What would happen if the space elevator broke


So what if your object wasn’t launched on a chemical rocket, but rather rode on a cable that stretched all the way into space? That’s what happens in a space elevator.

Space Elevator Basics

Suppose you build a giant tower 400 kilometers high. You can take the elevator to the top and you’ll be in space. Simple, right? No, not actually.

First, you can’t easily build such a structure out of steel; the weight could compress and collapse the lower part of the tower. Also, this will require a lot of material.

But that’s not the biggest problem – the speed issue remains. (Remember, you need to move very fast to get into orbit.) If you’re standing on top of a 400-kilometer tower with its base somewhere on the Earth’s equator, you’re really moving because the Earth is spinning – this Like the movement of a person outside a spinning carousel. Since the Earth rotates about once a day (Difference Between Stellar Rotation and Weather Rotation), which has an angular velocity of 7.29 x 10-5 radians per second.

Angular velocity is different from linear velocity. It’s a measure of rotational speed, not what we usually think of as speed – linear motion. (Radians are the unit of measurement used for rotation, not degrees.)

If two people are standing on a spinning carousel, their angular velocity will be the same. (Let’s say it’s 1 radian per second.) However, the farther from the center of rotation, the faster the person moves. Suppose one person is 1 meter away from the center and the other person is 3 meters away from the center. Their velocities will be 1 m/s and 3 m/s respectively. The same applies to the spinning earth. It’s possible to get far enough away that the Earth’s rotation gives you the orbital speed you need to stay in orbit around the Earth.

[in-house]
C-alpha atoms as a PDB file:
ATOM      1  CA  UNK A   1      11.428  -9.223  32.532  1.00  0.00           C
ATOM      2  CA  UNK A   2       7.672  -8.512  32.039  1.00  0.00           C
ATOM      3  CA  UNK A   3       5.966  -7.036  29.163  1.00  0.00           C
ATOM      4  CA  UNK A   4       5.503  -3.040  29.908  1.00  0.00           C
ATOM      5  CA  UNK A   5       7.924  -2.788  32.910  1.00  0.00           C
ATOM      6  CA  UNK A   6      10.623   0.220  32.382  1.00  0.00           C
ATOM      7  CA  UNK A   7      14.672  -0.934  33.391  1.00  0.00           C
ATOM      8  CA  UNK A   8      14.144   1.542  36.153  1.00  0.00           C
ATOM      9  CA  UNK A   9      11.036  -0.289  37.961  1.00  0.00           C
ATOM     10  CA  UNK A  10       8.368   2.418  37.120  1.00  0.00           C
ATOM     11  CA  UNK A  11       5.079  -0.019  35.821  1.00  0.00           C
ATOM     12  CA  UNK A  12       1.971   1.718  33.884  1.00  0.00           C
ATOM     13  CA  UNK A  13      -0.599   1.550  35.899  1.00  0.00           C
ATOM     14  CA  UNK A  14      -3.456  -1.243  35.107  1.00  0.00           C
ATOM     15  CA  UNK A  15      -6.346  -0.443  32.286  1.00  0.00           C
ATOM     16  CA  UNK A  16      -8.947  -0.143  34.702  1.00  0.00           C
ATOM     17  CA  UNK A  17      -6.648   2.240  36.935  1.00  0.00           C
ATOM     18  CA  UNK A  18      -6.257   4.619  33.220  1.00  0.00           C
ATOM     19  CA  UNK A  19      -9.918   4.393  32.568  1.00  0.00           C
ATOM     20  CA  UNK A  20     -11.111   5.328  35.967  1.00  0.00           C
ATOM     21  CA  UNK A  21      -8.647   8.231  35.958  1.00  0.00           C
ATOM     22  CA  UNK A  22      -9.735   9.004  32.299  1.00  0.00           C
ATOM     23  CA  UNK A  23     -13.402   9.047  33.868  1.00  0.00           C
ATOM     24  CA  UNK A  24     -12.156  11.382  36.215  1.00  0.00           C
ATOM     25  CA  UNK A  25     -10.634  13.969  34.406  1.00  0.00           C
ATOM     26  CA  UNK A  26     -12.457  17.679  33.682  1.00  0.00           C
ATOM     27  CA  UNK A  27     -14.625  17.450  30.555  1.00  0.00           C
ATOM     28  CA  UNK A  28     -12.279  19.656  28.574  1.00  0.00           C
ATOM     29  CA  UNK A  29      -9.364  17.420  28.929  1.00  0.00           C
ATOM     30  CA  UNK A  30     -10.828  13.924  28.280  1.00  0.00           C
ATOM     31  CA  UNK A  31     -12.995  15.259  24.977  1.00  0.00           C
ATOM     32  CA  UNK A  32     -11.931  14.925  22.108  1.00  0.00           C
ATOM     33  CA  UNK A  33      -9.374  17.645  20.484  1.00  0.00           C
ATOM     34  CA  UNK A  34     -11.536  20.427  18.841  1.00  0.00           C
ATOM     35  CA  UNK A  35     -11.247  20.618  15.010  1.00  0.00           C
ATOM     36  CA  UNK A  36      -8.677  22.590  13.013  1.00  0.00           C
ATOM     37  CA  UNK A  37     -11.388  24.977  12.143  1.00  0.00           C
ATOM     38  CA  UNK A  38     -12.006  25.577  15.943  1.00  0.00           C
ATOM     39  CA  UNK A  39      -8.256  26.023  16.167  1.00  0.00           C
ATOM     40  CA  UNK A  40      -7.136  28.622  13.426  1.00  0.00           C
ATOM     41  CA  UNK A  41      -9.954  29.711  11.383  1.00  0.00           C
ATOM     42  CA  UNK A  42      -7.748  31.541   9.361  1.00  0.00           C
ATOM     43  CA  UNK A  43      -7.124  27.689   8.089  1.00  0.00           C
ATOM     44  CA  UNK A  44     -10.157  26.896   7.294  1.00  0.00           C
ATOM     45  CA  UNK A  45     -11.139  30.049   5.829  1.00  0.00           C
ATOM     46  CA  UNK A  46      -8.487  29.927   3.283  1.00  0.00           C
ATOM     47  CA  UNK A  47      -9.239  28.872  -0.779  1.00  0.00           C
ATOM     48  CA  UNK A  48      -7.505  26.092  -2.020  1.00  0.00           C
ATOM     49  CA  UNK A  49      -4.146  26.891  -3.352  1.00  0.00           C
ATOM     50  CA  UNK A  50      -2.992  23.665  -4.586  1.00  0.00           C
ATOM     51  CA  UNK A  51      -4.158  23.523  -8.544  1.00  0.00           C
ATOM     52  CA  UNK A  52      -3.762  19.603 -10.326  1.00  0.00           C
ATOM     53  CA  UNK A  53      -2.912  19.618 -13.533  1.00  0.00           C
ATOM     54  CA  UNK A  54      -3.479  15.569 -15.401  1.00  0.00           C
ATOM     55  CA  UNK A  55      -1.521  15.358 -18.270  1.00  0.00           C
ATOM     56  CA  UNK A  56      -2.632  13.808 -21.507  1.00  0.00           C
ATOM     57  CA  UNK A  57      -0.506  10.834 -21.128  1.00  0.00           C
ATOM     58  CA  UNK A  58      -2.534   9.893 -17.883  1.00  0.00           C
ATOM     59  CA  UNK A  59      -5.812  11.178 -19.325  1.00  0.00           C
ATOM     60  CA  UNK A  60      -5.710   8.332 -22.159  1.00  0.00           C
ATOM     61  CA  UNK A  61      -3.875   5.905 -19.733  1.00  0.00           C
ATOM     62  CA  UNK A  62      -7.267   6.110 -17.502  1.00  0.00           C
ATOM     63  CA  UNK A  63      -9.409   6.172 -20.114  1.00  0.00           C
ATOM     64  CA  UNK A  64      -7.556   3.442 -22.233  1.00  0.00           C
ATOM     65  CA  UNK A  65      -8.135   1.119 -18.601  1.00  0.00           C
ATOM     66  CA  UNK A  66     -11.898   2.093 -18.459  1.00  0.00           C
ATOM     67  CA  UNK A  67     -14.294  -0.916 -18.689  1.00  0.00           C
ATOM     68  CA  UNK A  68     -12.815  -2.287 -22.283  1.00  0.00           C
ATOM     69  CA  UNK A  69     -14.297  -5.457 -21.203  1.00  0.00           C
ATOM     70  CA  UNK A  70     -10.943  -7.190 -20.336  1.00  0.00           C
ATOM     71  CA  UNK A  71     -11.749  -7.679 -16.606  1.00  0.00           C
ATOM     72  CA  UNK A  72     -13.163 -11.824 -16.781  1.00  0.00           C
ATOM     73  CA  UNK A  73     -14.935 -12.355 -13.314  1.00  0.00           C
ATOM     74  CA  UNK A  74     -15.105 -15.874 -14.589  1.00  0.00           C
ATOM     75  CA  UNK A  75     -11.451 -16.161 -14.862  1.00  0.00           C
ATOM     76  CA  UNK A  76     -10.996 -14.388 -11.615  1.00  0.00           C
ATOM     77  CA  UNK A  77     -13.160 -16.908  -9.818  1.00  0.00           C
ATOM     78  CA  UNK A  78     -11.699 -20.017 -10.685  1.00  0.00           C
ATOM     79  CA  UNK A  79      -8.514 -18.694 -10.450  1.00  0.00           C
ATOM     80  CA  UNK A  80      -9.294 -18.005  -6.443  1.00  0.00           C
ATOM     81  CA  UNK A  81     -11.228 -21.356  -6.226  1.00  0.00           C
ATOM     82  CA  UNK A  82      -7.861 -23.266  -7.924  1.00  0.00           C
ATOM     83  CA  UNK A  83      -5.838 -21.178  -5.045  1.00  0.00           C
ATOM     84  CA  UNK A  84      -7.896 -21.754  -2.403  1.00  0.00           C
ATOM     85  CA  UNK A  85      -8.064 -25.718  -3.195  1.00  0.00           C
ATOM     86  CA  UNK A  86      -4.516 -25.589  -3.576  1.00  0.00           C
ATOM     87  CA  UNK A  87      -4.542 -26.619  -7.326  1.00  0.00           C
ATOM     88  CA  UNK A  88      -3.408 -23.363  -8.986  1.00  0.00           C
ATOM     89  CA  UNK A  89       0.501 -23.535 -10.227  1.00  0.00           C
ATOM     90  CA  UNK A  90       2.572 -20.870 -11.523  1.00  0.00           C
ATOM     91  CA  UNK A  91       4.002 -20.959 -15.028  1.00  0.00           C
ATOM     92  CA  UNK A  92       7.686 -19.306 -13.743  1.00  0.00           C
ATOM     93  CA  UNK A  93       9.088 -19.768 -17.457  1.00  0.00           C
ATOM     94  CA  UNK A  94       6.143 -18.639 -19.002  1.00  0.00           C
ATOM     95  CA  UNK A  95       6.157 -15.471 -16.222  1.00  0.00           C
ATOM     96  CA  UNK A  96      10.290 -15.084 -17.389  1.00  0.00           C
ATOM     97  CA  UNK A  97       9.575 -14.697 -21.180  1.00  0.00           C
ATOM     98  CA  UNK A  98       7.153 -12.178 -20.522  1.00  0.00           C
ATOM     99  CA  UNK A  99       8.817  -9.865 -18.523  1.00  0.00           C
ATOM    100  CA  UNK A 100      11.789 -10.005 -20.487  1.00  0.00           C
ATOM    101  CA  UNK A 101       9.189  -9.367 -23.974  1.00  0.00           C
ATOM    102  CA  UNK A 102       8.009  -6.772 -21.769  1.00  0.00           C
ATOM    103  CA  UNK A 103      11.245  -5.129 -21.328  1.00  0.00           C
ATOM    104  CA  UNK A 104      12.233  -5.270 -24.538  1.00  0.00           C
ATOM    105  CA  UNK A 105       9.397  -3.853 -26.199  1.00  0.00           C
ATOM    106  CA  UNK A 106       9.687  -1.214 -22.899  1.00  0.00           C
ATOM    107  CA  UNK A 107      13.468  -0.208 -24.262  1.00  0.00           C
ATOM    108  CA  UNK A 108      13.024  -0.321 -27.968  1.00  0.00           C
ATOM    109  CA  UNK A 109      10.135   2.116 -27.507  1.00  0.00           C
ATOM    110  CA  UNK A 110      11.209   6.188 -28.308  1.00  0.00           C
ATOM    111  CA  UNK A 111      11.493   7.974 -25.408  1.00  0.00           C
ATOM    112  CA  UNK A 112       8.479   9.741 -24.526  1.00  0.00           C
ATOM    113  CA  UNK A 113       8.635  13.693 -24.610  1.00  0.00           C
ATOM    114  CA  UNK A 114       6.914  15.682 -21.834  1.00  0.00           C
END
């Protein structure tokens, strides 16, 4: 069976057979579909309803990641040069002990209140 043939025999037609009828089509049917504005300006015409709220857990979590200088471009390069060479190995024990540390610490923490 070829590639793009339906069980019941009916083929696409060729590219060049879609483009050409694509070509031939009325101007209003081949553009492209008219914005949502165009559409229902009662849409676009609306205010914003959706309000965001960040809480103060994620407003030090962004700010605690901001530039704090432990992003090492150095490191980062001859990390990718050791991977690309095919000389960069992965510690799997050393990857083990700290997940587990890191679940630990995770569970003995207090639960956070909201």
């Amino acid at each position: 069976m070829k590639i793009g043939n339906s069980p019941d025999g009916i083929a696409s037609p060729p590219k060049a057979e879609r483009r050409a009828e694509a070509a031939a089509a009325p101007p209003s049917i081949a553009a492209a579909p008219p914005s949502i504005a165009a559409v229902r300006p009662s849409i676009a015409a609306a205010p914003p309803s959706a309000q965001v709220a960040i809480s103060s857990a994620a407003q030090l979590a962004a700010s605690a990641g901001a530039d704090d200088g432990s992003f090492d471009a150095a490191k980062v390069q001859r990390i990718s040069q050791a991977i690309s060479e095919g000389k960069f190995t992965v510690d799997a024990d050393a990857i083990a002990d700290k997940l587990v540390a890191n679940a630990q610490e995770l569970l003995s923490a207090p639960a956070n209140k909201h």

So let’s go back to our example of a person standing on top of a 400km tower. Are they far enough from Earth to stay in orbit? For one full circle of the Earth, their angular velocity would be 2π radians per day. This may not seem fast, but at the equator, this rotation gives you 465 meters per second. That’s over 1,000 miles per hour. However, this is still not enough. The orbital speed at that altitude (the speed required to stay in orbit) is 7.7 kilometers per second, or over 17,000 miles per hour.

Actually, there’s another factor: as your distance from Earth increases, so does the orbital velocity. From an altitude of 400 km to 800 km above the Earth’s surface, the orbital velocity decreases from 7.7 km/s to 7.5 km/s. This may not seem like a big difference, but keep in mind that it’s the orbital radius that matters, not just the altitude above the Earth’s surface. In theory, you could build a magic tower high enough that you could walk down from it and into orbit—but it would have to be 36,000 kilometers high. This is not going to happen.



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